drug tests and physicals and not skills and aptitude tests, but overall unionized firms have an

increasing tendency to use formal employment tests.

Ng and Maki (1994) report on a comprehensive study of union-nonunion differences in

various human resource management practices using survey data from a sample of 356 organizations

across a variety of industries including Food, Furniture, Fabricated Metals, and Electrical/Electronic

Equipment to examine the impact of unions on. Using multivariate analysis to control for a variety of

factors, they examined the impact of unions on a total of 37 HRM practices from hiring policies to

training to promotion practices. With respect to hiring and recruitment practices, they found that the

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presence of a union increased the likelihood that a firm would formally post jobs internally for open

competition among current employees. In addition, unionized firms were more likely to impose

formal probationary periods on new hires. However, regarding external recruitment practices, such

as employee referrals, external job advertisements, and walk-ins, as well as the amount of previous

job experience required of new hires, this study reported no significant difference. In a study of the

auto parts industry, Kaufman and Kaufman (1987) found that unionized plants were nearly twice as

likely to post jobs internally as their nonunion counterparts.

The evidence shows that unions appear to insist on promotion-from-within and the related

use of internal posting-and-bidding. This, in turn, causes management to limit its channels of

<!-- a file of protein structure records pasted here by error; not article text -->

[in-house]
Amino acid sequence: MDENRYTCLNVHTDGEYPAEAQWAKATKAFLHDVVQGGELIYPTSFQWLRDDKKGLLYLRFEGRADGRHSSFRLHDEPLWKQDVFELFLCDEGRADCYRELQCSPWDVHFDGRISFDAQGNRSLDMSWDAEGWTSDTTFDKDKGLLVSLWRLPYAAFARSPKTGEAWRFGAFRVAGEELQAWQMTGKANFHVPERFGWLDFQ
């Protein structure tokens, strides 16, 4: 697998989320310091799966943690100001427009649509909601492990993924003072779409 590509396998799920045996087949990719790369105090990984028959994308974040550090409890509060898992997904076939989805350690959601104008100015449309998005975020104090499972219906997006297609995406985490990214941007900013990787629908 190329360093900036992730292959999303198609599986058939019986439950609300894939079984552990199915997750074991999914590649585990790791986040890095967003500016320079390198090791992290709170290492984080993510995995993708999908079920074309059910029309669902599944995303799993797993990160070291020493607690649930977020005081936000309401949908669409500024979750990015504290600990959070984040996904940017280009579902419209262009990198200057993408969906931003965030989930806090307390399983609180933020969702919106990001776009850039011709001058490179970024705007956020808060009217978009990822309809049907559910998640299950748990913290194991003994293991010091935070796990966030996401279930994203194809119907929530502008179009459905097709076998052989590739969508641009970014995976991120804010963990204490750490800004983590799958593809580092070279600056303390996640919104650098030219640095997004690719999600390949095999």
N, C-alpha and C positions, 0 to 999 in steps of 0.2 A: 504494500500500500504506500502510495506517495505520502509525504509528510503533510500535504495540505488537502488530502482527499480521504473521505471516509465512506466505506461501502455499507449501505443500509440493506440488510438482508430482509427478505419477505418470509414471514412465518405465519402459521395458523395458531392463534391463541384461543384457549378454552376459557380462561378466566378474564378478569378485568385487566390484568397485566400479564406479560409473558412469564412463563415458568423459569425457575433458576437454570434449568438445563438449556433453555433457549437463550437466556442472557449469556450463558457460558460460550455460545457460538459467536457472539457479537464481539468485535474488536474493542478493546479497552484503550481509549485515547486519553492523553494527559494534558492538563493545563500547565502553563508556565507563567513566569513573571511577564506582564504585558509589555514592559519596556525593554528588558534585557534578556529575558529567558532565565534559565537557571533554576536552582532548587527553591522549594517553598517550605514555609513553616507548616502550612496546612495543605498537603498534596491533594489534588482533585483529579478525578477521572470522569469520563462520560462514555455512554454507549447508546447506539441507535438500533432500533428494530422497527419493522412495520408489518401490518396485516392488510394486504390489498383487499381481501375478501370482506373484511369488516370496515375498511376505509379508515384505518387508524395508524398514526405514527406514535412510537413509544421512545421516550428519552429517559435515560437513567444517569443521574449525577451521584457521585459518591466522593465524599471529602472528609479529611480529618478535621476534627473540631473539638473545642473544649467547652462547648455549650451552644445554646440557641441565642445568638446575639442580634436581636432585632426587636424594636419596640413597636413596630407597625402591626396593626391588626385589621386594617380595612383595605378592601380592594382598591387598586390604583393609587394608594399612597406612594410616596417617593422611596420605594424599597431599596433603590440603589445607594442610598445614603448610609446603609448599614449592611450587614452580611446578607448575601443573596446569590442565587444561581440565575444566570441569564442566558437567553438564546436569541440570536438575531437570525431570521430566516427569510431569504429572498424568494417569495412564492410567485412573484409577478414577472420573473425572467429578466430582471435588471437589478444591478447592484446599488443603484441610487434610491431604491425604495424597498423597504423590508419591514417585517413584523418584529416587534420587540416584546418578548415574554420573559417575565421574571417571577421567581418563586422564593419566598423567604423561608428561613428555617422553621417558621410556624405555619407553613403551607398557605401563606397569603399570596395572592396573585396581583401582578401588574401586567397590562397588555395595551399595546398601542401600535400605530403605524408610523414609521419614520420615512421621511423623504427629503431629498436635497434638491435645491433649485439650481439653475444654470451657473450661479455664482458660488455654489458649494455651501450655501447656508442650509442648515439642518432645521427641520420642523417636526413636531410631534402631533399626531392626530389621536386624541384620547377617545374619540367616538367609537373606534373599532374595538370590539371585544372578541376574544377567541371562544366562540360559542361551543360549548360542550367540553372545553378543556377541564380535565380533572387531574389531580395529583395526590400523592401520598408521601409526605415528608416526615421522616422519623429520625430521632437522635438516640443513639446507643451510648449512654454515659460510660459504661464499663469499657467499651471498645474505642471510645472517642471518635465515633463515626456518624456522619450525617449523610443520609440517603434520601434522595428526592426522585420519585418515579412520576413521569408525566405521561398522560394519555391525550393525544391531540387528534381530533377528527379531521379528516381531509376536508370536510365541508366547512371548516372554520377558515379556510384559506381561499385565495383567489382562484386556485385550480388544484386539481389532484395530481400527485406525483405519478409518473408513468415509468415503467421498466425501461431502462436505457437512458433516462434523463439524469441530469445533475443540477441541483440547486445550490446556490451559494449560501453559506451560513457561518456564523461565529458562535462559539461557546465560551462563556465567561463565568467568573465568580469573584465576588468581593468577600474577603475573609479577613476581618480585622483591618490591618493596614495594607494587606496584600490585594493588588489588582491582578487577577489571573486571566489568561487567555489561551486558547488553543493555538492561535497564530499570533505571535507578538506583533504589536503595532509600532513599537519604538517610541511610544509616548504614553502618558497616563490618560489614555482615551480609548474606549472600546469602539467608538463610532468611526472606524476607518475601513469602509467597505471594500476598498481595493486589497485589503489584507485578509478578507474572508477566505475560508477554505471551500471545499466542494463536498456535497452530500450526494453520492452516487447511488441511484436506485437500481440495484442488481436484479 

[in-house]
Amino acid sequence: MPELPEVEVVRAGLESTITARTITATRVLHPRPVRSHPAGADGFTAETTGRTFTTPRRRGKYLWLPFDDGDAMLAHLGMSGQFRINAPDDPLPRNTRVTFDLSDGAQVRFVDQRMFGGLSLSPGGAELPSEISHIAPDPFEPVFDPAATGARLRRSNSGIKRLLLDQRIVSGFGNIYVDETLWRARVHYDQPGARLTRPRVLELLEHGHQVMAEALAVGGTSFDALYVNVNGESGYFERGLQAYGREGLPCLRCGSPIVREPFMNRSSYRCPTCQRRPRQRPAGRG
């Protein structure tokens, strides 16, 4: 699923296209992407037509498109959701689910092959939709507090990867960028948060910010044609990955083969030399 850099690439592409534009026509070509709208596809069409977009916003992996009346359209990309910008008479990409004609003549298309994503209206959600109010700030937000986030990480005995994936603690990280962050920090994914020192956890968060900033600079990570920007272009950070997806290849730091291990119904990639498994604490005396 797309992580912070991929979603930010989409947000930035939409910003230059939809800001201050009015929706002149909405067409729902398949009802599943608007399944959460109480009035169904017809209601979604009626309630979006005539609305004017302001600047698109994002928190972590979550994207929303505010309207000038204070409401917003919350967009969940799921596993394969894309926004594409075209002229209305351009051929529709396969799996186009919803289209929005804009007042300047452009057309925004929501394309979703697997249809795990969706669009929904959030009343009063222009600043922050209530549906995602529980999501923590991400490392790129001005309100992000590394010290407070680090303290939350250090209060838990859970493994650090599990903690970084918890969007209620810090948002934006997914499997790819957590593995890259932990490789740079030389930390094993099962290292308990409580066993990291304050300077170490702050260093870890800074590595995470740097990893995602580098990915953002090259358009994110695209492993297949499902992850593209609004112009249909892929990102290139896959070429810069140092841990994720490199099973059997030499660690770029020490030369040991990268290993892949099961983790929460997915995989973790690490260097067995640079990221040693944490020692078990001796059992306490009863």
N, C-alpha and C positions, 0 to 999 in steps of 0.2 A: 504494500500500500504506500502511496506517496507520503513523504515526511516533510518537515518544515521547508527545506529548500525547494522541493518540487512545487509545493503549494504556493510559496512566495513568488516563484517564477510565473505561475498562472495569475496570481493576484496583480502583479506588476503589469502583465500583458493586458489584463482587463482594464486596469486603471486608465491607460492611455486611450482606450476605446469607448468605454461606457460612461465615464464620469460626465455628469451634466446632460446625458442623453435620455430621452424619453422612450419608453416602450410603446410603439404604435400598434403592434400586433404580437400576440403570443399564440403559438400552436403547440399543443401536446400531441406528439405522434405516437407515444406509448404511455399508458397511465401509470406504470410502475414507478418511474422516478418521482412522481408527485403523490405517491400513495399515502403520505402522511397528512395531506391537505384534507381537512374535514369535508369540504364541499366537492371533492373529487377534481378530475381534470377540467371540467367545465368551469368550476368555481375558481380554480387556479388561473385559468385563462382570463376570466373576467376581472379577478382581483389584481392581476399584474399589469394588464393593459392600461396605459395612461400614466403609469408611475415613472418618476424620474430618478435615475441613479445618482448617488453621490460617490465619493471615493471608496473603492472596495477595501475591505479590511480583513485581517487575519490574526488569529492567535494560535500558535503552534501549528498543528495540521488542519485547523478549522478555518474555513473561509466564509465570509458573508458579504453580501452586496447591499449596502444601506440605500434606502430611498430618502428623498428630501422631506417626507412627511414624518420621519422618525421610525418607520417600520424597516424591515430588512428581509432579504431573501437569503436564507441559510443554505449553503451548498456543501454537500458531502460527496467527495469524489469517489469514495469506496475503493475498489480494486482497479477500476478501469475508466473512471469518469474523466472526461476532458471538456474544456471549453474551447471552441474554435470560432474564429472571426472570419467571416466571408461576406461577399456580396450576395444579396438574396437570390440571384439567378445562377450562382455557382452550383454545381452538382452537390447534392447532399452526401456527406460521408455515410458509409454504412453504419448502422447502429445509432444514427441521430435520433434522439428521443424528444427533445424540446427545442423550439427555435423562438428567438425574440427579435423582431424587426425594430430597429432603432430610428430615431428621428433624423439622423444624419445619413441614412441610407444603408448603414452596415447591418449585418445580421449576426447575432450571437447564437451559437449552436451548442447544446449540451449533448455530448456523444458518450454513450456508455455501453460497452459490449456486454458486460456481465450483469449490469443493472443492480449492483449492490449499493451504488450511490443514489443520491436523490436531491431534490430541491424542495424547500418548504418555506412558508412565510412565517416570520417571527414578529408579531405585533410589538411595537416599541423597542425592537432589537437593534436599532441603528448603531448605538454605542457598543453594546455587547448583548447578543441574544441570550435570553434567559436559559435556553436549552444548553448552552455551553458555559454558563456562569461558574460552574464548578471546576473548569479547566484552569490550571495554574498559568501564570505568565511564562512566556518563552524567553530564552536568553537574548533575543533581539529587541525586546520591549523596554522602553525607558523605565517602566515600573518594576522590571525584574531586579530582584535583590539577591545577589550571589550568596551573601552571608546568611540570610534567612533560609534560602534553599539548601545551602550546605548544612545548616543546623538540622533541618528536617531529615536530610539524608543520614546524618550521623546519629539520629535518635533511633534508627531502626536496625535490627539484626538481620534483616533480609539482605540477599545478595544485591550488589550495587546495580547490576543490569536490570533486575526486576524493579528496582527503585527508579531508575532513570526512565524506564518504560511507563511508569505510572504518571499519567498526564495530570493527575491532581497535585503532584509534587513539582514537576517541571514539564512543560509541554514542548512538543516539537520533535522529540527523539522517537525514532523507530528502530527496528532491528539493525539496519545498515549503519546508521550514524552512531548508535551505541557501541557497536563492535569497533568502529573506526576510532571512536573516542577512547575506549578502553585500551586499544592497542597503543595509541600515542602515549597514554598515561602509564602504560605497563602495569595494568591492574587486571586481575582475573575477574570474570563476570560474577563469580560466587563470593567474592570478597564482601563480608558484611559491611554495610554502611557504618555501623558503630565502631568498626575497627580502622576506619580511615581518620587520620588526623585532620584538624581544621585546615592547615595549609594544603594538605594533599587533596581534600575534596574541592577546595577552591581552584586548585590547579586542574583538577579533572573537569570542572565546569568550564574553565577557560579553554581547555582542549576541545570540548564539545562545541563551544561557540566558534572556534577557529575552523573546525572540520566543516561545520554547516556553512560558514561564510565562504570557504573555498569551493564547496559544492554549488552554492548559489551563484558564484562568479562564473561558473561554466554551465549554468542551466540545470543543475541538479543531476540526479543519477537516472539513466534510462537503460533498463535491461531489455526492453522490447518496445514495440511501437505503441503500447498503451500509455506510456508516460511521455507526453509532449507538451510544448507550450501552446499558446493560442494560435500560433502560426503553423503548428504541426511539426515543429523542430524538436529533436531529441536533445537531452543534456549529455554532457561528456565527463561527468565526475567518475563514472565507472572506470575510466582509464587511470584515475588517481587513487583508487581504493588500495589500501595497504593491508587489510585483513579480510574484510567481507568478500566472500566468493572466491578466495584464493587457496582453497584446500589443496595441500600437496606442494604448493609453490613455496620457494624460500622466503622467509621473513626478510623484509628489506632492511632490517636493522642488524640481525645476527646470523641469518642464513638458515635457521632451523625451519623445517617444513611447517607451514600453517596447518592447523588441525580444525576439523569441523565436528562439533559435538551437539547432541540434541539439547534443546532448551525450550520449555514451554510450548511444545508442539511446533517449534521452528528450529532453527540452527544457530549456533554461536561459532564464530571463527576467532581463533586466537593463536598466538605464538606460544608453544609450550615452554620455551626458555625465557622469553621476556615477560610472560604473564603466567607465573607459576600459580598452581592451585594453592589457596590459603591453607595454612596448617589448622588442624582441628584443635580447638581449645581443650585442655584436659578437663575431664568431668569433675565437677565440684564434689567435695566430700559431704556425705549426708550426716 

external recruiting, and to some extent, use only physical tests in selection. These findings are

consistent with the internal labor market view of organizations (Doeringer and Piore, 1975).

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Flexible Staffing. Gramm and Schnell (2001) investigated the use of flexible staffing

arrangements in core jobs and how these arrangements affect job security of regular core employees.

The researchers used their own surveyii to collect data from a random sample of human resource

managers in Alabama establishments that in part employed flexible staff arrangements. Due to cost

saving associated with using flexible staffing arrangements (FSAs), Gramm and Schnell argued that

organizations pursuing low-cost production strategies would be more attracted to this method of

employment. The authors hypothesized that companies that used FSAs to complete core tasks have a

greater ability to adjust to temporary decreases in the demand for labor and therefore are less likely

to layoff regular core employees. The role of unions is important in this analysis. Gramm and

Schnell point out that on the one hand, unions act as a barrier to the dismissal of workers without just

cause which in turn, increases the desire of the employer to use FSAs to gain control of the cost of

labor. Theoretically, the lower costs provide job security for regular core workers by insulating them

from changes in the labor market.

However, unions are often opposed to alternative employment arrangements and through